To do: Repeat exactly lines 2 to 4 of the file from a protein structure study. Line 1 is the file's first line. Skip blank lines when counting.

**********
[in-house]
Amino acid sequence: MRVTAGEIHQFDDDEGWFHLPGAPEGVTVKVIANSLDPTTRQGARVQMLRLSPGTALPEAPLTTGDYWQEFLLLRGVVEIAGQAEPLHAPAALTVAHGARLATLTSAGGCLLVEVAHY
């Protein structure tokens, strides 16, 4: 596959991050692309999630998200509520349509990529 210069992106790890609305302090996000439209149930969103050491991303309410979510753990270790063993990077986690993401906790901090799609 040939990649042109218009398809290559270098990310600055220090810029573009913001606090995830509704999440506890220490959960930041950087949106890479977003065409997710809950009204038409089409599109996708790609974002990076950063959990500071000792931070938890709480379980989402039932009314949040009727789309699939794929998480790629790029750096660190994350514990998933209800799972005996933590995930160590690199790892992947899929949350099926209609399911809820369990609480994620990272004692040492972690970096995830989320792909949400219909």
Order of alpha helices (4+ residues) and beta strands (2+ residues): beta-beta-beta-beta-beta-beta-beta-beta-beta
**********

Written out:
Amino acid sequence: MRVTAGEIHQFDDDEGWFHLPGAPEGVTVKVIANSLDPTTRQGARVQMLRLSPGTALPEAPLTTGDYWQEFLLLRGVVEIAGQAEPLHAPAALTVAHGARLATLTSAGGCLLVEVAHY
């Protein structure tokens, strides 16, 4: 596959991050692309999630998200509520349509990529 210069992106790890609305302090996000439209149930969103050491991303309410979510753990270790063993990077986690993401906790901090799609 040939990649042109218009398809290559270098990310600055220090810029573009913001606090995830509704999440506890220490959960930041950087949106890479977003065409997710809950009204038409089409599109996708790609974002990076950063959990500071000792931070938890709480379980989402039932009314949040009727789309699939794929998480790629790029750096660190994350514990998933209800799972005996933590995930160590690199790892992947899929949350099926209609399911809820369990609480994620990272004692040492972690970096995830989320792909949400219909």
Order of alpha helices (4+ residues) and beta strands (2+ residues): beta-beta-beta-beta-beta-beta-beta-beta-beta